Posted by: St. Florence Catholic Church | March 17, 2023

Fr. Oscar Hernandez’ Homily for March 18 & 19th, 2023- Fourth Sunday of Lent

The Word of God on these Sundays of Lent, is like a Christian’s entire spiritual life: Purification in the pool of Siloam, being born into a new relationship with Christ, seeing Jesus and confessing our belief in Him just like the man born blind from birth: “I believe, Lord.” 

There is a beautiful story in today’s gospel which says: “As Jesus passed by, he saw a man blind from birth. His disciples asked him, “Rabbi, who sinned, this man or his parents of him, that he was born blind?” Jesus answered, “Neither he nor his parents sinned; it is so that the works of God might be made visible through him”. 

Perhaps we are not blind from birth, but we have some flaws.  Nobody is perfect in this regard, there are flaws that are noticeable, and there are others that are not noticeable and that are hidden.  Things that we dislike and with which we spend our whole lives fighting but Jesus says: “it is so that the works of God might be made visible”. Everything that God allows is good and we have to accept God’s will even when we don’t like it, even when it hurts us, when it makes us cry or when we suffer. 

The blind man’s loss of sight led him into begging, he depended on others to live. But one day Jesus passed by and “he spat on the ground and made clay with the saliva and smeared the clay on his eyes.”  The Church Fathers, those holy men from the earliest days of our Church, commented on this fact, say that Jesus was reminding us that God, our creator, made us out of clay, and that he as Man is God and that he has the power to heal us physically and spiritually.

Jesus made the mud with saliva and earth, that saliva was part of Jesus, it was part of his body. Likewise, it is because our salvation is in Jesus, in the Incarnate Word, that His blood is precious blood. Saliva as divine medicine for the blind man and the body and blood of a Savior are for us too divine medicine, the best of all medicine, as long as we are in God’s grace! 

Christ not only cures physical blindness, but blindness of the soul as well, because there are people who are spiritually blind from birth: they never see the good in life, they do not trust in God, in his mercy and in his promises.  They are among those who never confess. They deprive themselves of the great Sacrament of Confession where they would be healed. Our blindness is that we are so obsessed with glamour of evil that we cannot see or celebrate God’s wonderful actions!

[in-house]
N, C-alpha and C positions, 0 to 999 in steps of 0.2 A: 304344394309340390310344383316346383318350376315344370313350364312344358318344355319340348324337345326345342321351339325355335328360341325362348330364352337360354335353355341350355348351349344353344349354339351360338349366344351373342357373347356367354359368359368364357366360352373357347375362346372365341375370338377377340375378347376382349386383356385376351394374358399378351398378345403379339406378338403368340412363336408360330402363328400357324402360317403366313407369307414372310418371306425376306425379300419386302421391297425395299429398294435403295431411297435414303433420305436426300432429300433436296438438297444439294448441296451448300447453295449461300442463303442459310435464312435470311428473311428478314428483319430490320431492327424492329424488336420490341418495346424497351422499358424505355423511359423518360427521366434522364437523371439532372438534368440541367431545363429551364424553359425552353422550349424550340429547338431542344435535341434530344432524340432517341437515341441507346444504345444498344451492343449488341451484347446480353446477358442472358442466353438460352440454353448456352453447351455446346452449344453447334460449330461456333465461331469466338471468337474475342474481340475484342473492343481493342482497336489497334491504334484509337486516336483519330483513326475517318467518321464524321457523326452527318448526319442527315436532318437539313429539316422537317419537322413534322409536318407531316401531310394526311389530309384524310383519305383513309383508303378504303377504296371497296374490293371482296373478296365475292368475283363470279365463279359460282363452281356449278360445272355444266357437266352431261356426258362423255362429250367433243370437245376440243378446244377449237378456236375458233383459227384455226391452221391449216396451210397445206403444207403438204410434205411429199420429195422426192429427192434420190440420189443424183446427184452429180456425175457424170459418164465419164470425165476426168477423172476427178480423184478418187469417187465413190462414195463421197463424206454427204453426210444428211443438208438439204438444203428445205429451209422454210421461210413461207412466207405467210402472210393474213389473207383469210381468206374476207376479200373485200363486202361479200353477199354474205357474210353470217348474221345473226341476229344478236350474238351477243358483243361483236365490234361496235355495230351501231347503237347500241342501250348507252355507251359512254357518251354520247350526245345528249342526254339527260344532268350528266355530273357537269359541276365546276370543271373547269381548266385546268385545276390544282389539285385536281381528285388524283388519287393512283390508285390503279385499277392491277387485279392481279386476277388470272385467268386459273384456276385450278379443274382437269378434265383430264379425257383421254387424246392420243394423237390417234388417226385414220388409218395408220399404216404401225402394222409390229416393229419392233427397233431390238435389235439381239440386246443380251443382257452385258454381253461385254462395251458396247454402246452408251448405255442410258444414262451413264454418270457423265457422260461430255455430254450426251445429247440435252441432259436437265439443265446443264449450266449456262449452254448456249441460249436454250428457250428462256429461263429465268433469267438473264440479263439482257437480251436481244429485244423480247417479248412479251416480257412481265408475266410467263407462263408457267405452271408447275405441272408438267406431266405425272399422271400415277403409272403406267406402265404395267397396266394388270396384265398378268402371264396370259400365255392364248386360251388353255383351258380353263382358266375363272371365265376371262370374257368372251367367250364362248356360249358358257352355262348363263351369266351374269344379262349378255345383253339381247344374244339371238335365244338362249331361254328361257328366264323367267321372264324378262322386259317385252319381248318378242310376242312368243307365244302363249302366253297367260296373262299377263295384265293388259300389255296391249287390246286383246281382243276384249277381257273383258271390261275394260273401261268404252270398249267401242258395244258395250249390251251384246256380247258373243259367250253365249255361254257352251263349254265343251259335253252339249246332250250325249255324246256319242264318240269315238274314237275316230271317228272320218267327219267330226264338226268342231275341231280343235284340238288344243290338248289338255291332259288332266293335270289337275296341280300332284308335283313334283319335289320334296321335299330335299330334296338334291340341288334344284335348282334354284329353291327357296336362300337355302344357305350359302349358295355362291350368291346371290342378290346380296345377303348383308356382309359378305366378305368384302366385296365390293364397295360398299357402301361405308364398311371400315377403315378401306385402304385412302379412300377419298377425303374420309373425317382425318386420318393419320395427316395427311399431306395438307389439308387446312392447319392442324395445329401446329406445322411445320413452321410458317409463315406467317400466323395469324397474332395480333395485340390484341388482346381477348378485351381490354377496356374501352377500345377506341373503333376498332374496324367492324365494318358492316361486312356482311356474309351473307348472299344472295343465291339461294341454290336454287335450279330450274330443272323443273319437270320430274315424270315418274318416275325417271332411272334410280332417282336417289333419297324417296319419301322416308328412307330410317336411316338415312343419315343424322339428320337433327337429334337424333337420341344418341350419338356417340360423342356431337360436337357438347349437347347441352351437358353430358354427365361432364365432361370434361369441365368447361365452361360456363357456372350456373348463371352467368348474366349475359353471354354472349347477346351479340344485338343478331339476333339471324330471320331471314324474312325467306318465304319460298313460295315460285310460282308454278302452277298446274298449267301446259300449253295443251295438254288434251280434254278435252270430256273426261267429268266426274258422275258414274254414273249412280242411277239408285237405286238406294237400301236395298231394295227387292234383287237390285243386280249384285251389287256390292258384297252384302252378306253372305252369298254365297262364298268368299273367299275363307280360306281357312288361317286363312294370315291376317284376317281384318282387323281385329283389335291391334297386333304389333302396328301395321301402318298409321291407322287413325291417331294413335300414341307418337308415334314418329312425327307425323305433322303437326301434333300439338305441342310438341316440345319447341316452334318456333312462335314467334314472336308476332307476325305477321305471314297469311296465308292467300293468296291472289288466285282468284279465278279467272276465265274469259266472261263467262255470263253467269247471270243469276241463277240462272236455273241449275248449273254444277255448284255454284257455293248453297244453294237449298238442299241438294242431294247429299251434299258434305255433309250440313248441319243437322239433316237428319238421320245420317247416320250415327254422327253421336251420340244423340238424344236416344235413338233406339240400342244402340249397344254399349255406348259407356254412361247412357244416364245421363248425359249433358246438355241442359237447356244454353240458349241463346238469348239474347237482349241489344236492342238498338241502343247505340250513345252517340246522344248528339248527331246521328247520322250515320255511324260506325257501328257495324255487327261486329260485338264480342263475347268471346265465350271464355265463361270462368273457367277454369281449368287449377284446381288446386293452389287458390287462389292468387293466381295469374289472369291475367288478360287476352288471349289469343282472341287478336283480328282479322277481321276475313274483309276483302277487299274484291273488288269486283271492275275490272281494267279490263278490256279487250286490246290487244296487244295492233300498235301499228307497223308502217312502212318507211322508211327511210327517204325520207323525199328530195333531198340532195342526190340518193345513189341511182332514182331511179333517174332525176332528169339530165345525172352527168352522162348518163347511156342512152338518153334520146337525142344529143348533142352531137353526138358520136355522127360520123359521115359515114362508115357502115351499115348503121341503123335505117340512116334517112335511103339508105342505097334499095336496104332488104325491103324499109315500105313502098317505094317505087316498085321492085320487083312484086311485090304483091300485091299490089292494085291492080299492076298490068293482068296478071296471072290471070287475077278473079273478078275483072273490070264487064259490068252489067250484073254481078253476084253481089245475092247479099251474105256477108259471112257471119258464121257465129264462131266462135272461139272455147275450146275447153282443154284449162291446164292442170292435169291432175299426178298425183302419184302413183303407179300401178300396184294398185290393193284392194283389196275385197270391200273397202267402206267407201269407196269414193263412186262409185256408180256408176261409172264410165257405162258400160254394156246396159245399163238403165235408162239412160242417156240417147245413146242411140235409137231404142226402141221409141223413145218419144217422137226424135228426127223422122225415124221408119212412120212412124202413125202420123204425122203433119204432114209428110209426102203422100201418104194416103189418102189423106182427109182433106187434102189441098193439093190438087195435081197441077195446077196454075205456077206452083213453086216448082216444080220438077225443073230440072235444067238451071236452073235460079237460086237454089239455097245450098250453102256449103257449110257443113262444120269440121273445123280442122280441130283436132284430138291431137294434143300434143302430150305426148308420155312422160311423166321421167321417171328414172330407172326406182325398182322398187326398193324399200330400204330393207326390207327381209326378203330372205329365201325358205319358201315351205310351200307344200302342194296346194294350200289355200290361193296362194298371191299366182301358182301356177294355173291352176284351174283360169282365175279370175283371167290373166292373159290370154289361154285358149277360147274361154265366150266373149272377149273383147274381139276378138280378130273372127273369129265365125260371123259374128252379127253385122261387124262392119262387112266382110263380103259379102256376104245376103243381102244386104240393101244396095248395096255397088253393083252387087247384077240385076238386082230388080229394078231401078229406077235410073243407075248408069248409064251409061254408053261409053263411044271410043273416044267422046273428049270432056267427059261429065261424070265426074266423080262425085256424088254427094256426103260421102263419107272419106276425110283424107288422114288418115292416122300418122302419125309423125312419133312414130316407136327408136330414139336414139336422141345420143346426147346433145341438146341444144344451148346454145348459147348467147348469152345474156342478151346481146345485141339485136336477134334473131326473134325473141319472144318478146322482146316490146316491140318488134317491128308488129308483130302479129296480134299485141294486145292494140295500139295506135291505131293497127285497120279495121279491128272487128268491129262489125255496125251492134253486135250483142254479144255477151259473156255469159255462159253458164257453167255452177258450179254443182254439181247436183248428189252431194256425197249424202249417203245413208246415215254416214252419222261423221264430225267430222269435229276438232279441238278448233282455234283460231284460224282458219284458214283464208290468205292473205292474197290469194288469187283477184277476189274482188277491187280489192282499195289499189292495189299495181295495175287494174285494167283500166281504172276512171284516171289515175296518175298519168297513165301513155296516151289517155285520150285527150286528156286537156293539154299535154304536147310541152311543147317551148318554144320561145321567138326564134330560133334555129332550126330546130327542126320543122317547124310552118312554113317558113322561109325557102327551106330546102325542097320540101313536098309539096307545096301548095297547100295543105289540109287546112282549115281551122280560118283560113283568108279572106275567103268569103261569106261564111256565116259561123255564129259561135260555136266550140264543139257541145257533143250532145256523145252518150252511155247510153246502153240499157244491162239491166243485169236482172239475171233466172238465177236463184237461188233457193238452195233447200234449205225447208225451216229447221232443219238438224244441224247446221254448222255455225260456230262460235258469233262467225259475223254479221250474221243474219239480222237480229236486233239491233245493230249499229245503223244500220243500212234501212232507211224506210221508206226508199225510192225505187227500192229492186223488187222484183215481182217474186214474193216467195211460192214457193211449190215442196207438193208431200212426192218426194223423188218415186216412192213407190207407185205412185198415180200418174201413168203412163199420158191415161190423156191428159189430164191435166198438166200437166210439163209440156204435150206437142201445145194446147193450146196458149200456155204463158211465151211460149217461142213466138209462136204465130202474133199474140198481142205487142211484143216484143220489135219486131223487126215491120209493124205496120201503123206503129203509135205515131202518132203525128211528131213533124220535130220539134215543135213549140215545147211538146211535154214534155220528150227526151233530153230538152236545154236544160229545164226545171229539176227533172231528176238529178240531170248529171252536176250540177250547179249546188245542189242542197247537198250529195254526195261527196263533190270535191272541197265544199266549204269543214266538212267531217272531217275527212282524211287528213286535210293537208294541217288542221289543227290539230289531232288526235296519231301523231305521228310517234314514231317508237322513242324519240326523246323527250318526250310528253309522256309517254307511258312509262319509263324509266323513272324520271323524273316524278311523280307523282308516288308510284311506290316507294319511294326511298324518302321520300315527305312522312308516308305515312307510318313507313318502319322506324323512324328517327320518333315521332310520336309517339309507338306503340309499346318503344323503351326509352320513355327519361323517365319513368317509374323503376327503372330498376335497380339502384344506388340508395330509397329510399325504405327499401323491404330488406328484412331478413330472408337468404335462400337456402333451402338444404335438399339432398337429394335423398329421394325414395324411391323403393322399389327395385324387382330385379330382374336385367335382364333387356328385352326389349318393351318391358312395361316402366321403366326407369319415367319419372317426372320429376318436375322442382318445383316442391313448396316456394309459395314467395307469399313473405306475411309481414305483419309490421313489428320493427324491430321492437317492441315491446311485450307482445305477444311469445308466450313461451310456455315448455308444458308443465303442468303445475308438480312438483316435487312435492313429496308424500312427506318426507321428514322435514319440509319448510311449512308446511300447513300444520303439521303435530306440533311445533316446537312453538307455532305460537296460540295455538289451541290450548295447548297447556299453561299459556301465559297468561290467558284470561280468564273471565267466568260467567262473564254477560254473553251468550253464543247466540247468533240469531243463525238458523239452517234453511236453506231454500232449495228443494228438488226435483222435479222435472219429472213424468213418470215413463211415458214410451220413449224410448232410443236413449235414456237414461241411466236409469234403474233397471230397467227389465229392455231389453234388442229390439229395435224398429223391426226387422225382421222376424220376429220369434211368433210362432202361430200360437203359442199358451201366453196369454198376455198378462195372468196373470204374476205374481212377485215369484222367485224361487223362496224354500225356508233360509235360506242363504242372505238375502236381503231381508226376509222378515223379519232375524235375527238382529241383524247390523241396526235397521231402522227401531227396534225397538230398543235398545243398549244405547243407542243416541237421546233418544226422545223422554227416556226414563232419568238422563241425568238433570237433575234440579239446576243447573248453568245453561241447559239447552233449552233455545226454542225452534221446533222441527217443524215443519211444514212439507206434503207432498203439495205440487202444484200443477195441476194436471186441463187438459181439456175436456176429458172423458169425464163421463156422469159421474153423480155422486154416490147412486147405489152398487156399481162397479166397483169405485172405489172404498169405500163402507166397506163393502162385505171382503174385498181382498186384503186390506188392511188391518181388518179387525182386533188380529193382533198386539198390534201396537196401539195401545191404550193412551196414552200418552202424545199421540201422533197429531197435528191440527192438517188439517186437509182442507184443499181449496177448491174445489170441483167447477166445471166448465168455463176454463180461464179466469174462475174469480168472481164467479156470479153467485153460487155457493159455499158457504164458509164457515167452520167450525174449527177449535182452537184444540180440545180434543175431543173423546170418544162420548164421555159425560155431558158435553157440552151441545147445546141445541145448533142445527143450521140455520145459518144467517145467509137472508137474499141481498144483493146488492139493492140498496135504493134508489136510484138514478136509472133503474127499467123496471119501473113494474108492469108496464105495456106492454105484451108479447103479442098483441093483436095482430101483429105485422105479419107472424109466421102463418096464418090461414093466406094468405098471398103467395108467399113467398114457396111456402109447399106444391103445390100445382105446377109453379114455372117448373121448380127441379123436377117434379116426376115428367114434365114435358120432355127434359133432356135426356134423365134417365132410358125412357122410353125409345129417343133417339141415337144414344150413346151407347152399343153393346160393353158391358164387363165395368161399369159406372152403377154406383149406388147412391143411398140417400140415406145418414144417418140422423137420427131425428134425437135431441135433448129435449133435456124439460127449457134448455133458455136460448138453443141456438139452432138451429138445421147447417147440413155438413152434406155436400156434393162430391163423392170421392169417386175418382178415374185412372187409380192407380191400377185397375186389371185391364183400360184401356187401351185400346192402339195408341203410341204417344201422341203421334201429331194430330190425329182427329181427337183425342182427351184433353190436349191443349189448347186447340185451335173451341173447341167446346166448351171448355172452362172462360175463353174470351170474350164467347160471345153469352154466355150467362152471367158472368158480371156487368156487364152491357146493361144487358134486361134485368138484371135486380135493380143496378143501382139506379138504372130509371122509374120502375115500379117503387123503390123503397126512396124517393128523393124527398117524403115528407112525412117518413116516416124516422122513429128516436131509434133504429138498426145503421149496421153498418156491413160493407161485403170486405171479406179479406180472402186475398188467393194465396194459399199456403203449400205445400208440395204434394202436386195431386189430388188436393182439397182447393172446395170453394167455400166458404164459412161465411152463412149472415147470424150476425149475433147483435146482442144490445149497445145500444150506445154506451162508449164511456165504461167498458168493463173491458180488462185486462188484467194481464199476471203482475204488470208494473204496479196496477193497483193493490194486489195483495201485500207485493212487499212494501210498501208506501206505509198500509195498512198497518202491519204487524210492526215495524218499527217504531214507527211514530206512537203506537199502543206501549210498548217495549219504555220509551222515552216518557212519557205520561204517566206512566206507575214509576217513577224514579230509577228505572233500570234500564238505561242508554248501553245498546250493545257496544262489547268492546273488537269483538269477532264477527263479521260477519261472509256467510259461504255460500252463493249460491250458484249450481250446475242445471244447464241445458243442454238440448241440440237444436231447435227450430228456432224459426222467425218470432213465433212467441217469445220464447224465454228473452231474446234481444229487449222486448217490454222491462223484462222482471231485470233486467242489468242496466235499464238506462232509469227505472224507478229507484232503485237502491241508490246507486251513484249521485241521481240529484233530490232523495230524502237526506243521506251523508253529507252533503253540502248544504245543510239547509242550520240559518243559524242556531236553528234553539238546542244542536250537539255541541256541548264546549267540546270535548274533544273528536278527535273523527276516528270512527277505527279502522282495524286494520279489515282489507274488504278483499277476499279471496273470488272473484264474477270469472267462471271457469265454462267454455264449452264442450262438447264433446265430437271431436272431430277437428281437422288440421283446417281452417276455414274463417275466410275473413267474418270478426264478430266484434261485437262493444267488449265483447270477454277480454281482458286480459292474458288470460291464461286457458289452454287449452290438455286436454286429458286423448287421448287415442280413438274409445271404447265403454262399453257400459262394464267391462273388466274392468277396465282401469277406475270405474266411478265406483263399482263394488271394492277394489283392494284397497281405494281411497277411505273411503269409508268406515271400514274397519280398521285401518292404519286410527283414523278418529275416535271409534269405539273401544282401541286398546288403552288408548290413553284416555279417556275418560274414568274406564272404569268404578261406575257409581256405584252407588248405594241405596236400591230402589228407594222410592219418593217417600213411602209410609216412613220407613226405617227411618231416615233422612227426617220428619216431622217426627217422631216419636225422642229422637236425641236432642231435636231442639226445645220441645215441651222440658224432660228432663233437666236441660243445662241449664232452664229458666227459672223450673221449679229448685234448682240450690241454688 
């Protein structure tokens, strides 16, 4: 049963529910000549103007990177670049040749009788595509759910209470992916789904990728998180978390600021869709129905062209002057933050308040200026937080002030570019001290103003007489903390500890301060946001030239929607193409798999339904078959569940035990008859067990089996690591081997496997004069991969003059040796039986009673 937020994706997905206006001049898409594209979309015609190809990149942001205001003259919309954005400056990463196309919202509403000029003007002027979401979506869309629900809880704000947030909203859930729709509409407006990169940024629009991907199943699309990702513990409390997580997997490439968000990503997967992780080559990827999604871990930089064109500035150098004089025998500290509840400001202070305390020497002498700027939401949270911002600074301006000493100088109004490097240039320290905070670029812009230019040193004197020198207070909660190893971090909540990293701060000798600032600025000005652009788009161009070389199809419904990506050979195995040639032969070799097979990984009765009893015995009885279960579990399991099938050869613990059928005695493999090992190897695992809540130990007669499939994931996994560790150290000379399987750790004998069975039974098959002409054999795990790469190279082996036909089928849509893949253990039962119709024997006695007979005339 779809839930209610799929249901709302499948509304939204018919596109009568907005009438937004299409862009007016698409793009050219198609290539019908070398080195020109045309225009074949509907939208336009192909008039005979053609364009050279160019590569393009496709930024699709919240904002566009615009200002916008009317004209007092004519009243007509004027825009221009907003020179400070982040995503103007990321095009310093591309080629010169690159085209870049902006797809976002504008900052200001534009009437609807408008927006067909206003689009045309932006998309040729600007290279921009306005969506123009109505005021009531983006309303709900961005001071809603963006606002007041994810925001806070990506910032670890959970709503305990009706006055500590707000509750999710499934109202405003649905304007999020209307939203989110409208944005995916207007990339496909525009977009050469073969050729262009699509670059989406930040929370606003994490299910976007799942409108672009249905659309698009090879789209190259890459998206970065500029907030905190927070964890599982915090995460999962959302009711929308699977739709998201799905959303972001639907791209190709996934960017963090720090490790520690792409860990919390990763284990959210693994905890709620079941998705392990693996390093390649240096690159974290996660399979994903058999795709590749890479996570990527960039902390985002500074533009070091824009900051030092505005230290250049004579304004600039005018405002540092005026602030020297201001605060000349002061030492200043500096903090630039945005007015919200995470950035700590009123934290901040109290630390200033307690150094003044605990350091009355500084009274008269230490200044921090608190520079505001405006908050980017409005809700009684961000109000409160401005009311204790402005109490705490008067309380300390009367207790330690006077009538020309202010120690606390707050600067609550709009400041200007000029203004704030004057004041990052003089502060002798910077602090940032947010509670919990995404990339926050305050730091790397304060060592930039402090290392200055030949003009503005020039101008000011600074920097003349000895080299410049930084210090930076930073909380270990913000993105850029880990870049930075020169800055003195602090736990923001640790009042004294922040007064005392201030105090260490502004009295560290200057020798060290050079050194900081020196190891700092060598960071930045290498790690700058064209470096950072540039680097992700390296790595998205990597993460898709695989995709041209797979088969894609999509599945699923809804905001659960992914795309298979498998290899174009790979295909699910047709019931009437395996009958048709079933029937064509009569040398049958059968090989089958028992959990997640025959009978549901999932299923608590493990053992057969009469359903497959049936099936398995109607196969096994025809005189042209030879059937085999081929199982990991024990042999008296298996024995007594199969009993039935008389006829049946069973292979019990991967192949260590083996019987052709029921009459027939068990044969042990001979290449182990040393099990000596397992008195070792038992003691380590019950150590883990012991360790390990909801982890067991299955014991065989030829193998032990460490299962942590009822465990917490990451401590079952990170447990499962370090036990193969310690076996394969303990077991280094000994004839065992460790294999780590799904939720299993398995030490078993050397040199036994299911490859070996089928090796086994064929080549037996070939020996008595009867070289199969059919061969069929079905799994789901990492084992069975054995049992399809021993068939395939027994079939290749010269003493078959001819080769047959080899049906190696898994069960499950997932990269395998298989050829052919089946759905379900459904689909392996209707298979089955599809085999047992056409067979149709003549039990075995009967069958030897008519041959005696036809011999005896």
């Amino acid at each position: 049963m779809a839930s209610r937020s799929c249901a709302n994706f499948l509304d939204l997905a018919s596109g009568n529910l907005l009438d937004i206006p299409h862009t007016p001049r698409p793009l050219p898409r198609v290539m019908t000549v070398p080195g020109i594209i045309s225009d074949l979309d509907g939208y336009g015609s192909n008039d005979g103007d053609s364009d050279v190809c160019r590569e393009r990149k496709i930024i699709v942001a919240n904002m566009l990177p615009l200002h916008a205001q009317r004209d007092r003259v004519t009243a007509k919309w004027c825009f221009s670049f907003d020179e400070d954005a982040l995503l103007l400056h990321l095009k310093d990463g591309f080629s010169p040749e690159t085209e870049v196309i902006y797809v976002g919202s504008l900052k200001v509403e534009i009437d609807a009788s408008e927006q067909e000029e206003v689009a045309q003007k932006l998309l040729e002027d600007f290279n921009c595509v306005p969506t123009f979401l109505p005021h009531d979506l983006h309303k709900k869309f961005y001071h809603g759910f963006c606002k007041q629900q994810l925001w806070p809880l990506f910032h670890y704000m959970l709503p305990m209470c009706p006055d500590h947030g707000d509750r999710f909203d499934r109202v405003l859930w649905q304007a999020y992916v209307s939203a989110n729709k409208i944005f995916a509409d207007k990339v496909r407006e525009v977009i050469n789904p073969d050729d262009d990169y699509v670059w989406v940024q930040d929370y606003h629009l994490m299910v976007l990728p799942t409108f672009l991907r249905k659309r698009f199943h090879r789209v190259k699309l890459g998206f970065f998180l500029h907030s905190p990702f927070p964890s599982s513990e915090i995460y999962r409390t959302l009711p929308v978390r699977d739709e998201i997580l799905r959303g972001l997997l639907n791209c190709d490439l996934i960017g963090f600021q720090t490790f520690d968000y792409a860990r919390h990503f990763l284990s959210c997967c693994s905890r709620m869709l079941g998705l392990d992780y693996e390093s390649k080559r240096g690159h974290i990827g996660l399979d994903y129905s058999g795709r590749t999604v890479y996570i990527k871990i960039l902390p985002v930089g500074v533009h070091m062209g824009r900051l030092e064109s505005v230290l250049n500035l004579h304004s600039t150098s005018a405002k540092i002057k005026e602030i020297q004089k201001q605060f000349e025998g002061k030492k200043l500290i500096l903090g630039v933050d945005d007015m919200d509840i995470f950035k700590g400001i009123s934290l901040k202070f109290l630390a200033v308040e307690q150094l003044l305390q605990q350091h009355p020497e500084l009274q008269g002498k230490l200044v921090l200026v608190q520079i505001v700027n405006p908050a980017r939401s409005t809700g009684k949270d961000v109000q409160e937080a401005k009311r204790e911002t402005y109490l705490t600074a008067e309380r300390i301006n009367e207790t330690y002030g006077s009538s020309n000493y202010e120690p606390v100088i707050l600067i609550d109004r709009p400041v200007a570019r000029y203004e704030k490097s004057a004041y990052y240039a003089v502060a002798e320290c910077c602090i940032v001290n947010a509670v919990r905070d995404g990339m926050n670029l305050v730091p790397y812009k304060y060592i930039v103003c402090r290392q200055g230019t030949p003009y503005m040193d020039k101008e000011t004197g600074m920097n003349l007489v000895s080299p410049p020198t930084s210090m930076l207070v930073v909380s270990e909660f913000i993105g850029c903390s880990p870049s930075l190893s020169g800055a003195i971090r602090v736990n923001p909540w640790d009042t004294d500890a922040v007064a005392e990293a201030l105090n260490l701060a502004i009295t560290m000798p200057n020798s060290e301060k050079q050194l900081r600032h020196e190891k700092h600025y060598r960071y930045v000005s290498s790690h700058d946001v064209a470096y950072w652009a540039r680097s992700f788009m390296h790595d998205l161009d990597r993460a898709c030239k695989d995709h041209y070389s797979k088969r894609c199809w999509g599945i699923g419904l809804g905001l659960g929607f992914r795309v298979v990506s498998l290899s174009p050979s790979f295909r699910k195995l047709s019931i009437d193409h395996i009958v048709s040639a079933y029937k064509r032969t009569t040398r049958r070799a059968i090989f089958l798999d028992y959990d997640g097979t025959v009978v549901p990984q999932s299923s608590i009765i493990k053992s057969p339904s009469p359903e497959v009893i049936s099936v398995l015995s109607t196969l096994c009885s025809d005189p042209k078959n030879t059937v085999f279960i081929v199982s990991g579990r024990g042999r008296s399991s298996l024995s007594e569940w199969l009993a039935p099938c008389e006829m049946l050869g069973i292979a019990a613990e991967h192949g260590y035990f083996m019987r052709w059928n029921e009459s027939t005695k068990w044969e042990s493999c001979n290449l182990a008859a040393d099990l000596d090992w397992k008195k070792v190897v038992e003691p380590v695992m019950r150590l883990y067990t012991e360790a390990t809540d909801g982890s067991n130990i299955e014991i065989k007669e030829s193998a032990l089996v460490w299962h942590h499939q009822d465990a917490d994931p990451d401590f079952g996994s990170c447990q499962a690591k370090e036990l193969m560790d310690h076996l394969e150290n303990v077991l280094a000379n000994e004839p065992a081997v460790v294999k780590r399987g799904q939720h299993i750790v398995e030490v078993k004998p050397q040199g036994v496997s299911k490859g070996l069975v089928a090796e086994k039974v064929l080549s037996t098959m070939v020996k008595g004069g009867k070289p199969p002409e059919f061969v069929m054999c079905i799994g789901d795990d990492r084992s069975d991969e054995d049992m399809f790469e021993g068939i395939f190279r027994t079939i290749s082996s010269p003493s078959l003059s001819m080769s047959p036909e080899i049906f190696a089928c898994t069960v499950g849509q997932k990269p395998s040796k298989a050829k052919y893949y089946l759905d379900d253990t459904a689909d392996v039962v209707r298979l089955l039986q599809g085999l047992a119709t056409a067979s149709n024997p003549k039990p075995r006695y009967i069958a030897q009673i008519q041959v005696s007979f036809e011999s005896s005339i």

Sin not only blinds us spiritually, but it also has physical effects.   There are diseases – this was known by St. Paul and is recorded in his First Letter to the Corinthians where he warns of sickness and death resulting from the unworthy reception of the Body and Blood of Christ. Hence the need to confess is clearly seen, that is why Saint Paul invites us in the second reading: “Awake, O sleeper, and arise from the dead, and Christ will give you light.” 

Jesus told the blind man, “Go wash in the Pool of Siloam” —which means Sent—. So, he went and washed, and came back able to see. He washed himself in Jesus; this is a sign of baptism, a sign of new life. 

This is what the Lord wants from us during this Season of Lent: that by the time we get to Easter we will have experienced an interior change. And hopefully we will all be able to say: I only know one thing, that before I was blind and now I see; that before I was in darkness and now I live in light; that before I did not know Jesus Christ and now I know and love him.

Leave a Reply

Fill in your details below or click an icon to log in: Logo

You are commenting using your account. Log Out /  Change )

Twitter picture

You are commenting using your Twitter account. Log Out /  Change )

Facebook photo

You are commenting using your Facebook account. Log Out /  Change )

Connecting to %s


%d bloggers like this: